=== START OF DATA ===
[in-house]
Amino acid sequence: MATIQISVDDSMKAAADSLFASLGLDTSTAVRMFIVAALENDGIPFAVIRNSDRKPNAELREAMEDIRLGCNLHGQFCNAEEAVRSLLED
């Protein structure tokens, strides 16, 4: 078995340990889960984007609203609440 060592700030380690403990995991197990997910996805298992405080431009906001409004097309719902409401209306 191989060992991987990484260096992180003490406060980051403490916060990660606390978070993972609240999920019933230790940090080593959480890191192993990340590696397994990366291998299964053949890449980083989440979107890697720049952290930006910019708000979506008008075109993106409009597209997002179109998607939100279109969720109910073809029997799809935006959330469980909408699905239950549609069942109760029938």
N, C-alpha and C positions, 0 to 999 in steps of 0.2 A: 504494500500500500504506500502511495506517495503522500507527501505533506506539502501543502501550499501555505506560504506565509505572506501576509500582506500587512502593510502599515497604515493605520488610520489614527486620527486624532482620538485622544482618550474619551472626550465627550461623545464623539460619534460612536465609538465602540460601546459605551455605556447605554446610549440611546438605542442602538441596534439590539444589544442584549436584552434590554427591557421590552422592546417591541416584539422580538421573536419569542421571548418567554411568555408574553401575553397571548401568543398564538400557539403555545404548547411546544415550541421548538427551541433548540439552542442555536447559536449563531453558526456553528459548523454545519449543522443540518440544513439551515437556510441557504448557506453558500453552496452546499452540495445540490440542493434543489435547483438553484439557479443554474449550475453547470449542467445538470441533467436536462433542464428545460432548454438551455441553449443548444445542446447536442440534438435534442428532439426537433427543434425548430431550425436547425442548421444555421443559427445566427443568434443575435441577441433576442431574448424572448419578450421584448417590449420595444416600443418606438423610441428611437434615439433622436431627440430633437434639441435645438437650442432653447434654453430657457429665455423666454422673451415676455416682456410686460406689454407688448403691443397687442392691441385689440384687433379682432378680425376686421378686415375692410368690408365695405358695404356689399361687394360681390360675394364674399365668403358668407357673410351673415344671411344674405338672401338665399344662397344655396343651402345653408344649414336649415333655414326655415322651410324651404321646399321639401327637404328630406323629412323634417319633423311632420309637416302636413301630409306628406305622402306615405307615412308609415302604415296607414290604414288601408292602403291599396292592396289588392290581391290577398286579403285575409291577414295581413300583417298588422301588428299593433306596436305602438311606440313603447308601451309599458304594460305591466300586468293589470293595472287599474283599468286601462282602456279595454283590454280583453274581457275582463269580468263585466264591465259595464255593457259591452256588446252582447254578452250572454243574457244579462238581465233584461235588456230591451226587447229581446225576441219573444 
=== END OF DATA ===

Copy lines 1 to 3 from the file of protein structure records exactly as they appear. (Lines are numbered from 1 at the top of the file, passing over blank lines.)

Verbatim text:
[in-house]
Amino acid sequence: MATIQISVDDSMKAAADSLFASLGLDTSTAVRMFIVAALENDGIPFAVIRNSDRKPNAELREAMEDIRLGCNLHGQFCNAEEAVRSLLED
């Protein structure tokens, strides 16, 4: 078995340990889960984007609203609440 060592700030380690403990995991197990997910996805298992405080431009906001409004097309719902409401209306 191989060992991987990484260096992180003490406060980051403490916060990660606390978070993972609240999920019933230790940090080593959480890191192993990340590696397994990366291998299964053949890449980083989440979107890697720049952290930006910019708000979506008008075109993106409009597209997002179109998607939100279109969720109910073809029997799809935006959330469980909408699905239950549609069942109760029938």